Celebrating faith and Cebuano pride

Dapples of light flood the pathway leading to the interior, thanks to the array of bamboo defining the transitory space and buffers the view outside.
Dapples of light flood the pathway leading to the interior, thanks to the array of bamboo defining the transitory space and buffers the view outside.

A GREAT-looking campus chapel, considered as a celebration of a design collaboration, is making its way to a global festival of architecture from different parts of the world.

The Cor Jesu oratory of the Sacred Heart School-Ateneo de Cebu (SHS-AdC) was recently announced as among the finalists for this year’s World Architecture Festival (WAF), the largest and most prestigious global architecture event, under the “Completed Projects-Religion” category.

“We entered WAF because it celebrates excellence in pushing the limits for the built environment. It celebrates the ideas and people behind it,” said architect Buck Richnold Sia.

The project was an opportunity for the Cebuano architect and SHS-AdC alumnus to give back once more to his alma mater. Buck, who heads his architecture firm Zubu Design Associates, was invited by furniture designer and fellow alumnus, Kenneth Cobonpue for this collaborative endeavor. Moreover, they worked with other prolific design specialists to produce a stunning and fitting symbol of what the school stands for as well as its aspirations.

Always particular with the design process and details, Sia did just what an architect was academically trained for—execute an idea, which Cobonpue brought up, to an excellent architectural piece. Rooted in the concept of “cor jesu” or “heart of Jesus,” the building profile reflects a heart’s fragile shape through its dynamic profile such as its undulating roof. Highlighting the Jesuits’ passion for education, the massing of Cor Jesu’s two buildings dramatizes the symbiotic teacher-student relationship. The bigger main oratory building symbolized the caring mentor when positioned with the smaller auxiliary building as “student.”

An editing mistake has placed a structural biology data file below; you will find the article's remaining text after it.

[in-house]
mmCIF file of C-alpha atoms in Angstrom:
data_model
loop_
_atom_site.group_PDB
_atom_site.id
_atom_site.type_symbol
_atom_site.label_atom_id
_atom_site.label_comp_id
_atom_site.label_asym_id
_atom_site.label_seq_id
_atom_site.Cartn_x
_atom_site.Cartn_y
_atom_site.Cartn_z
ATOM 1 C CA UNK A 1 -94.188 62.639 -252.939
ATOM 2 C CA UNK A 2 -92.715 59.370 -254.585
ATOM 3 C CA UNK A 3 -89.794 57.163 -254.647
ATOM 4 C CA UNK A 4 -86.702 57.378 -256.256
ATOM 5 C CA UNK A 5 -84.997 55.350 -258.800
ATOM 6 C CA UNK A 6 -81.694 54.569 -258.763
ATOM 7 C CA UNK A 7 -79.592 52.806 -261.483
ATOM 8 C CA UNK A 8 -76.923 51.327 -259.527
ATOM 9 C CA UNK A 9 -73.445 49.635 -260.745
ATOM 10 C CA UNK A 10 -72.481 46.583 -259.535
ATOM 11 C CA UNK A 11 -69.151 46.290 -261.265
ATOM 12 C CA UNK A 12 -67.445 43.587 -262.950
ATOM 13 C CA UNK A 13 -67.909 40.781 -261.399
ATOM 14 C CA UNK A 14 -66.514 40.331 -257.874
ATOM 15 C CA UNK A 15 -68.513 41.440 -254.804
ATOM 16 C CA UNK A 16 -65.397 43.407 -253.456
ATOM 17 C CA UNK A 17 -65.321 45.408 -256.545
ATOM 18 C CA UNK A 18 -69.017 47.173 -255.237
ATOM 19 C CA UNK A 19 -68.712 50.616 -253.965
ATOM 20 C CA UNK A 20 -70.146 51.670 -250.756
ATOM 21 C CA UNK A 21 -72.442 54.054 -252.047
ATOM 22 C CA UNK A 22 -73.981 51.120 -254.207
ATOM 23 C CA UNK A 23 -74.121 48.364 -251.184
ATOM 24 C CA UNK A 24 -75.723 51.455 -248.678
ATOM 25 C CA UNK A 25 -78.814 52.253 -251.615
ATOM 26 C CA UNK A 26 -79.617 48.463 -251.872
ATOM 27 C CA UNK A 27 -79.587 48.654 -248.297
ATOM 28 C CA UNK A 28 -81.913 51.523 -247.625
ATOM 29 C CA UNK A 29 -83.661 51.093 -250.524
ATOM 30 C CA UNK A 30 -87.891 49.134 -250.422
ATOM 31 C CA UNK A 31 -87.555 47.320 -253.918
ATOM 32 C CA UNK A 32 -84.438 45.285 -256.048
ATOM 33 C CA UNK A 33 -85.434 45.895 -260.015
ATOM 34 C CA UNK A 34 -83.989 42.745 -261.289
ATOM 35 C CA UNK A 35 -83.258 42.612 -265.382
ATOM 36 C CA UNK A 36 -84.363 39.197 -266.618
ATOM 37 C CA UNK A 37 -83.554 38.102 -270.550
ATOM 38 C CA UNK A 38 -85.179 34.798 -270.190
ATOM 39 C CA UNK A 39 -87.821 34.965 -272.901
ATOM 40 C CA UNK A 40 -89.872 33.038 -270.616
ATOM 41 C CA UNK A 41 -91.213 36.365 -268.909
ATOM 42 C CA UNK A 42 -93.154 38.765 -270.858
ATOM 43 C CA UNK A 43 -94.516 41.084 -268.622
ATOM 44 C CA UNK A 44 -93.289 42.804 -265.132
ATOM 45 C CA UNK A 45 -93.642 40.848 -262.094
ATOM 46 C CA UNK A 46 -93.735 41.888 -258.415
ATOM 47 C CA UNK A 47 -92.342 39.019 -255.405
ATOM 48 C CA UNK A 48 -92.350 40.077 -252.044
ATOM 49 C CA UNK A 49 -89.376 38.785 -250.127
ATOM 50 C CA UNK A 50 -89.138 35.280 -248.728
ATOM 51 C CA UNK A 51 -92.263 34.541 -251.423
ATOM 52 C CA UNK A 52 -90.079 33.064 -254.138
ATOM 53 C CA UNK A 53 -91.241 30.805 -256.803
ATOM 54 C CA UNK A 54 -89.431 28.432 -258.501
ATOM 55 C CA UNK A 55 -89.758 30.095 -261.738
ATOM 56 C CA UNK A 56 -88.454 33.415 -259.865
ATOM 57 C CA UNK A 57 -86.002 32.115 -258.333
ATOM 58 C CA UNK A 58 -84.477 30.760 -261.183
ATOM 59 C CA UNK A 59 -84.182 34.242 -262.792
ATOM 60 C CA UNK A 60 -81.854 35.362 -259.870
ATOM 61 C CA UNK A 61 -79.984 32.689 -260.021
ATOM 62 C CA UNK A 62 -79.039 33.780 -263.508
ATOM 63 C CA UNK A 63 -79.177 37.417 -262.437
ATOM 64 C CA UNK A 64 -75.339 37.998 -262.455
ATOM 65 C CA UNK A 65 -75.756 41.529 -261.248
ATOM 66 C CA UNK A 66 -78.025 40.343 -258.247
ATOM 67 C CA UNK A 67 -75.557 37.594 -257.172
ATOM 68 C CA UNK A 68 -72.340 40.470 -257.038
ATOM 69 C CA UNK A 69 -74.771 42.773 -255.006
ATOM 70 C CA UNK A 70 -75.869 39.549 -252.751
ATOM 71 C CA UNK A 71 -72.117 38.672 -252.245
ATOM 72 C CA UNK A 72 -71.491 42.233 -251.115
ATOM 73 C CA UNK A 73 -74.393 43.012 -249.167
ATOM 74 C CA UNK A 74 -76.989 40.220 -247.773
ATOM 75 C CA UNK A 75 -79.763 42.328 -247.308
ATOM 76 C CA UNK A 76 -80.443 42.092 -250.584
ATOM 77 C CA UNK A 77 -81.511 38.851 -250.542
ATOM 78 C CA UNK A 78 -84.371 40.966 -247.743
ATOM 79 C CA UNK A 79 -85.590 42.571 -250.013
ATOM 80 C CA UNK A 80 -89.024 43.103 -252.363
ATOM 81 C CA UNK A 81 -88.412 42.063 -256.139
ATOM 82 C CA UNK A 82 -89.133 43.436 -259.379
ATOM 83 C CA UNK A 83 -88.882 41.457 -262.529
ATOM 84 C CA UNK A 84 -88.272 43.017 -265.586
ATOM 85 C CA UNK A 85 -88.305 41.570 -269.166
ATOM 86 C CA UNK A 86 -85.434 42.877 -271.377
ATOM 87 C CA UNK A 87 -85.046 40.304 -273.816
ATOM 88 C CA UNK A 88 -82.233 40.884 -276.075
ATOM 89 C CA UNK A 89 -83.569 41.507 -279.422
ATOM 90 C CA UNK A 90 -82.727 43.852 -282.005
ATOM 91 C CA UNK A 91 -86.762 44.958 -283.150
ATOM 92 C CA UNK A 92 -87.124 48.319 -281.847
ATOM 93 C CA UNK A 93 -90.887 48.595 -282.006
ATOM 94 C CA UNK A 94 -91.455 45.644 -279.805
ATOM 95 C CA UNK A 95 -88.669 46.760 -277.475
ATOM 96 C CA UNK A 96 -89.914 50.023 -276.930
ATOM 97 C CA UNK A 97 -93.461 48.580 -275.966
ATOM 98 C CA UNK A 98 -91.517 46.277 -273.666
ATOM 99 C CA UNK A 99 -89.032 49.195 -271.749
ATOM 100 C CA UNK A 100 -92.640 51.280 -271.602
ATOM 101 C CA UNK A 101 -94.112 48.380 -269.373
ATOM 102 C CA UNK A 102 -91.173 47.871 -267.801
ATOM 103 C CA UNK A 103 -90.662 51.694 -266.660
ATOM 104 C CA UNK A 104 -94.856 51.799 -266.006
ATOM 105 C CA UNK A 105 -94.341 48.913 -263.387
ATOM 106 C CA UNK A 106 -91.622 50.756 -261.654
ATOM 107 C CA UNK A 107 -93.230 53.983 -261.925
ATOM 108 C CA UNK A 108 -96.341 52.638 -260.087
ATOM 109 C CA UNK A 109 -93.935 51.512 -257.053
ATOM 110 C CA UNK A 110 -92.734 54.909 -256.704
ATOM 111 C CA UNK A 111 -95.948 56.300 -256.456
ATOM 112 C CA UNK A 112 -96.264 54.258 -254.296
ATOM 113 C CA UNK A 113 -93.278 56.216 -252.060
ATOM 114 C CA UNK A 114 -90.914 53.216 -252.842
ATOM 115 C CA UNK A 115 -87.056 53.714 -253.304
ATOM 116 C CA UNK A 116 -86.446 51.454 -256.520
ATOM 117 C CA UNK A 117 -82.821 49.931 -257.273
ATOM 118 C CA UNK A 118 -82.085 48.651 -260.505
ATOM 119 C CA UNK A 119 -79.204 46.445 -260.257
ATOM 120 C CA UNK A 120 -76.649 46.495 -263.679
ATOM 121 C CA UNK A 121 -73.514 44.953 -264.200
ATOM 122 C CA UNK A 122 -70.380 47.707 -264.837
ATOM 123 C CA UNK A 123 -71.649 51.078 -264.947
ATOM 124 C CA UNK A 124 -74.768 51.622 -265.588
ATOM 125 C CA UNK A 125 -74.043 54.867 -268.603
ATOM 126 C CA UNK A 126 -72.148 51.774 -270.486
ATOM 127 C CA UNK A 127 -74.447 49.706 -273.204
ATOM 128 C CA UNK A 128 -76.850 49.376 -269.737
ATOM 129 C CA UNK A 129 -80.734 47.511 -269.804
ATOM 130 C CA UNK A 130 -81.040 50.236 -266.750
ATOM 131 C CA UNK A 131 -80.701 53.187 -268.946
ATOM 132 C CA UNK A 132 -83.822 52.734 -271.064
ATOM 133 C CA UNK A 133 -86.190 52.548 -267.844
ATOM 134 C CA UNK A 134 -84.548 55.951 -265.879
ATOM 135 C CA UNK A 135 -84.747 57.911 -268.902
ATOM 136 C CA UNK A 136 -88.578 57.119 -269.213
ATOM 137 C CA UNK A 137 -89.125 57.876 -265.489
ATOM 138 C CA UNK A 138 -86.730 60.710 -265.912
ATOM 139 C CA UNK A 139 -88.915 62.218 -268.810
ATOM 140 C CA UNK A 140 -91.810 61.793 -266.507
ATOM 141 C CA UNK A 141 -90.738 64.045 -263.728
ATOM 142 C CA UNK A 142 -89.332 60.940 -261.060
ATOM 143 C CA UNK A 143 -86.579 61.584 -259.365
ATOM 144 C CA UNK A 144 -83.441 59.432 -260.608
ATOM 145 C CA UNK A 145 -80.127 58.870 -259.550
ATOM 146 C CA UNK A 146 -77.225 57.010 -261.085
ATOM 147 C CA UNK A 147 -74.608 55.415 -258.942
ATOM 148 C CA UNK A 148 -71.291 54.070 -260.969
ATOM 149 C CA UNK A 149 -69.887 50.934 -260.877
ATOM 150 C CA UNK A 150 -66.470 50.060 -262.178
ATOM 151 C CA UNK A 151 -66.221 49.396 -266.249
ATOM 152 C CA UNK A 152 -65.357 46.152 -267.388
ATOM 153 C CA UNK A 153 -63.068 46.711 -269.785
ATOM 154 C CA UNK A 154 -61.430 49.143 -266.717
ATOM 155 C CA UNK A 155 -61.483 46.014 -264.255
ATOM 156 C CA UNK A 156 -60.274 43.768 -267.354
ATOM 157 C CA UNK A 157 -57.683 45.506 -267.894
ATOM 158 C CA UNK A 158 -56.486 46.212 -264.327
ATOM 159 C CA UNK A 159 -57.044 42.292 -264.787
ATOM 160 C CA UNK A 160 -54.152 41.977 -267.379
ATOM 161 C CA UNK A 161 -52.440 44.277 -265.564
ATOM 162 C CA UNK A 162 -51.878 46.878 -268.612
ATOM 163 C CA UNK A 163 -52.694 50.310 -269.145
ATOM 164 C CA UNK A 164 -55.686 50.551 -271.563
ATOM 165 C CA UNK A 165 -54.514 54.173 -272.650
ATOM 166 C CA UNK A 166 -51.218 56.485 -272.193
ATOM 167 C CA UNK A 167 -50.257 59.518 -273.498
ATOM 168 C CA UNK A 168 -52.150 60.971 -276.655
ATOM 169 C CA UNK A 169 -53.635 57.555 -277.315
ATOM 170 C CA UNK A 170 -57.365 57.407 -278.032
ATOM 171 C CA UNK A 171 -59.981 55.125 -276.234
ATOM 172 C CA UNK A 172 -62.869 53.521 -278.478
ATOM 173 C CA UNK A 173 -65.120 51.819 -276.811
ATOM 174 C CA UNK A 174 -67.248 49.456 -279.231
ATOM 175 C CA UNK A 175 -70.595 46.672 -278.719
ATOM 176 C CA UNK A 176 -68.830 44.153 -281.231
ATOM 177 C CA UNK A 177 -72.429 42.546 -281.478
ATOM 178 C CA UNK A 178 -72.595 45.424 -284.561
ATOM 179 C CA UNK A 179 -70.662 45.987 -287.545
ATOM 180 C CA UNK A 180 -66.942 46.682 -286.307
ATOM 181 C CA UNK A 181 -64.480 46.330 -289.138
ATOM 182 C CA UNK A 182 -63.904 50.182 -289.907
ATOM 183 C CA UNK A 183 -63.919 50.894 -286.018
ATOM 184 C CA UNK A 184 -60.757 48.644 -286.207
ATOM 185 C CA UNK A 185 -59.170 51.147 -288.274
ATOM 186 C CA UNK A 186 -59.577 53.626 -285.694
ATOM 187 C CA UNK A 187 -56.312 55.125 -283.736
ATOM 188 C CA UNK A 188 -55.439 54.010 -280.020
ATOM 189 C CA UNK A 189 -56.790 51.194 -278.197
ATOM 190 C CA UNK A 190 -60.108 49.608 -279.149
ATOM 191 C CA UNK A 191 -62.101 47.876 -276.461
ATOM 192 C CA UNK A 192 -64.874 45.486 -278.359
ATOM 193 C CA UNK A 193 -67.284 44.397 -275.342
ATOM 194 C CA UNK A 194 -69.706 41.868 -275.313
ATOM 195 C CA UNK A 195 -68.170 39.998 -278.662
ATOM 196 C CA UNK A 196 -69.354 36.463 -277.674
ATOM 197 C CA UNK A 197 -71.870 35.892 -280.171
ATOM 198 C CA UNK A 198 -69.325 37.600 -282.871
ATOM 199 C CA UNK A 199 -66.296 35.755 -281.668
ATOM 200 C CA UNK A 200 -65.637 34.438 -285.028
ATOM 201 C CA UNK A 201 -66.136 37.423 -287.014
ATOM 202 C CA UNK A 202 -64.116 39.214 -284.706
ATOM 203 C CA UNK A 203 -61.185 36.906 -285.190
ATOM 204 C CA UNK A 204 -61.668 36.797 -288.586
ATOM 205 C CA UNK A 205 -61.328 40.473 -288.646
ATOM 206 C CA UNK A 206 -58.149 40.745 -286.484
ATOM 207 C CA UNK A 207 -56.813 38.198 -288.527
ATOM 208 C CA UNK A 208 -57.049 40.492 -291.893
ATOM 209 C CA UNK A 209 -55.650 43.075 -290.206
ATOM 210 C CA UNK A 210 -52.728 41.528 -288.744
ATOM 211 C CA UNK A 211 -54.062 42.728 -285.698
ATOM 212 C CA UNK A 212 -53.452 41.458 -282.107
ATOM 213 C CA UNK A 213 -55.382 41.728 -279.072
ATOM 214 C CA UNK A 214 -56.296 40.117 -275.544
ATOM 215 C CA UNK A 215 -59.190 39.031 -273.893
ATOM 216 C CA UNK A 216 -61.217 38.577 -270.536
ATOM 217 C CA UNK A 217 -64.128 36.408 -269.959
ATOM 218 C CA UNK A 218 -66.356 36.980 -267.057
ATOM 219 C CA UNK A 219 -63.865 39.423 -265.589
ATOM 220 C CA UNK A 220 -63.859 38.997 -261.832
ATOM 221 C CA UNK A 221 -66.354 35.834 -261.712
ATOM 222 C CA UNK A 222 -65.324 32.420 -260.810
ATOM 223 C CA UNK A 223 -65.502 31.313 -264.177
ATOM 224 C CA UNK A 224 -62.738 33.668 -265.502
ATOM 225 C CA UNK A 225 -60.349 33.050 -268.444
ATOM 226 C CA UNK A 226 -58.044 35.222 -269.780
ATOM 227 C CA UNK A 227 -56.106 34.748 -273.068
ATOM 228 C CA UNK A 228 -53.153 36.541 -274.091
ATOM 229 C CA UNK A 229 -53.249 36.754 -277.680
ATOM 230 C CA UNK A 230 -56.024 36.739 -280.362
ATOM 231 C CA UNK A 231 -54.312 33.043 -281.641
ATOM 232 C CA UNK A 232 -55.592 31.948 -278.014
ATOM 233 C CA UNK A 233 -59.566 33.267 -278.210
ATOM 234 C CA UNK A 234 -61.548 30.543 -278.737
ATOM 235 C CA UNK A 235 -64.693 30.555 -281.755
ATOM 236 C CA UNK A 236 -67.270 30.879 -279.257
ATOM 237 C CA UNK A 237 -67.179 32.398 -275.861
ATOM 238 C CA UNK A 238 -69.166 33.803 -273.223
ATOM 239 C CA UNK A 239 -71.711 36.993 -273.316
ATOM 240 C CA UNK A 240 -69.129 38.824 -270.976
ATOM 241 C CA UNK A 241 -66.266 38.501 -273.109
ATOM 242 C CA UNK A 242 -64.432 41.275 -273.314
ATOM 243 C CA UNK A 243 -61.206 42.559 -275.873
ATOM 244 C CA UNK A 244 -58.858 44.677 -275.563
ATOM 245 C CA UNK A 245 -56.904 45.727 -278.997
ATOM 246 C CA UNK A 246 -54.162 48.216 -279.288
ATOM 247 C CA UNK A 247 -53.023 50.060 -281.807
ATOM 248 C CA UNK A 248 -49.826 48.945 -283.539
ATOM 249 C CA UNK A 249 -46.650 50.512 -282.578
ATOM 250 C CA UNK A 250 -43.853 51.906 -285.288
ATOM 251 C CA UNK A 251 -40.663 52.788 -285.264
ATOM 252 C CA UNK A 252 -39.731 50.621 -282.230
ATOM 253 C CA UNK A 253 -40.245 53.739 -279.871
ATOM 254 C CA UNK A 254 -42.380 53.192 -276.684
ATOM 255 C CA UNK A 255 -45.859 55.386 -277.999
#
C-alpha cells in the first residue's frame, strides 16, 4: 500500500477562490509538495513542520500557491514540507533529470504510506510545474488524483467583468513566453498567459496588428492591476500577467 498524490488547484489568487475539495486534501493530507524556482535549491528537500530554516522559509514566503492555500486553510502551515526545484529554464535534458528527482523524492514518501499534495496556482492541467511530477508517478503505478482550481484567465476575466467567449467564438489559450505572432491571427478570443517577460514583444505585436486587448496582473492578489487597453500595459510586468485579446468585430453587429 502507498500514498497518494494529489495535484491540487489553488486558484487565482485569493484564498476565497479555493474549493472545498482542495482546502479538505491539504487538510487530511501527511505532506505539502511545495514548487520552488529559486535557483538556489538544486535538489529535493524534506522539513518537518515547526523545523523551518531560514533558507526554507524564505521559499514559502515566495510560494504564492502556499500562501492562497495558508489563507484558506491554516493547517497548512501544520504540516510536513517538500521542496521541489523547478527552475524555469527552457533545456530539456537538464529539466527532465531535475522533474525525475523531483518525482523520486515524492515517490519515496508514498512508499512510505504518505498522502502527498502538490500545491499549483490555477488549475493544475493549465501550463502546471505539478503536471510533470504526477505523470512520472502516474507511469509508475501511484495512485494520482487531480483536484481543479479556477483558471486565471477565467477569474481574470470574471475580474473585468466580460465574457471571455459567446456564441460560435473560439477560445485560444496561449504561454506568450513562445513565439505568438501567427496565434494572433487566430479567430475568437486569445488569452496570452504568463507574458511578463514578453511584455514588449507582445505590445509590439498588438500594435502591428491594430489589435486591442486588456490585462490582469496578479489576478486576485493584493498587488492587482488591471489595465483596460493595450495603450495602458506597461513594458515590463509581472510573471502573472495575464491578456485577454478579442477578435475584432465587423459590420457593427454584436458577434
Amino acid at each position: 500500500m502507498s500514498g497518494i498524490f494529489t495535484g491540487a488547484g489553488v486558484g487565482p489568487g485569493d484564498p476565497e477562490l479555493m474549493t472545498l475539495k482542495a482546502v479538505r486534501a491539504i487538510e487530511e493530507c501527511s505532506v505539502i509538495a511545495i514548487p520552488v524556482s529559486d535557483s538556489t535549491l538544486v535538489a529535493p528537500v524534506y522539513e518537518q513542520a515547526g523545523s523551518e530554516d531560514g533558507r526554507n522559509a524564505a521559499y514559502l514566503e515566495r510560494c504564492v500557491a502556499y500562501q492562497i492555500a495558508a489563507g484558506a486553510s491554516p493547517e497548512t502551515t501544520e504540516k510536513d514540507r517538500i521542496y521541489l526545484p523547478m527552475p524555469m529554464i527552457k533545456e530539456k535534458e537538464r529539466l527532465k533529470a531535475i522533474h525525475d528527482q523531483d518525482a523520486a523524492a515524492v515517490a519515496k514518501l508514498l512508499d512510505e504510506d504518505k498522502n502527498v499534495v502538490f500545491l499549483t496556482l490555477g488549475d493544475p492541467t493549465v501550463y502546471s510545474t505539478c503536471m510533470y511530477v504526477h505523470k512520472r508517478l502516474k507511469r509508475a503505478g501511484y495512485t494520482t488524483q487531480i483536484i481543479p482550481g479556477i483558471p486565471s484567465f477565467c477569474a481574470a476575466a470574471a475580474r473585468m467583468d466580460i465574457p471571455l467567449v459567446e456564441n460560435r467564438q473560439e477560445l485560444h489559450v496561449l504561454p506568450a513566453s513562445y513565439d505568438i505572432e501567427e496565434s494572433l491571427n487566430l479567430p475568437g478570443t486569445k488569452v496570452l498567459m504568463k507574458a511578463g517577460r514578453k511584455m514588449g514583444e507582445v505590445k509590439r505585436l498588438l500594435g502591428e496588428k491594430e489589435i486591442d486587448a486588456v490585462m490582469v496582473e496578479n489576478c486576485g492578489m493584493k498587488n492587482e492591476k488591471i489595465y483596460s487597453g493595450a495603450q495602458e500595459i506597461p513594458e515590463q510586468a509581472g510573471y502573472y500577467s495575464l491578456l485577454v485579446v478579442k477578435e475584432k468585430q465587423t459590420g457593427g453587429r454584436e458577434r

The design has a directional aspect to it that guides users. The form is more than just random curving of elements but the dynamic shifts and turns are meant to highlight movements, pauses and destinations for the building users. For instance, the undulating ceiling appears low from a bamboo portal entrance and then ascends to its highest point at the climax of this hallowed space—the altar.

Apart from the symbolism connected to the Catholic faith that is vital in church architecture all throughout history, Cor Jesu’s religious character also lies in its materials; concrete and bamboo harmoniously connived, giving the oratory a mix of cool stability and warm flexibility. The extensive use of bamboo is a feat in itself in terms of the scale, exhibiting how the traditional could adapt to contemporary innovation and dismiss the notion that it is just a temporary material. The beautiful combo of bamboo, stone and wood keeps the oratory grounded to its natural environment and more importantly, creates the ideal serene atmosphere for prayer and reflection.

Truly, Cor Jesu creates a celebratory space of faith. As the main design collaborators of this project look forward to December later this year—when they will be presenting their work in Amsterdam in front of a global audience—Cebuanos should take part in the celebration in recognizing excellent architecture produced through a collective effort by design professionals and experts.

Living up to its design concept masterfully translated into a building, truly, Cor Jesu is a structural wonder that does not just enhance faith but also pride for the Cebuano community.


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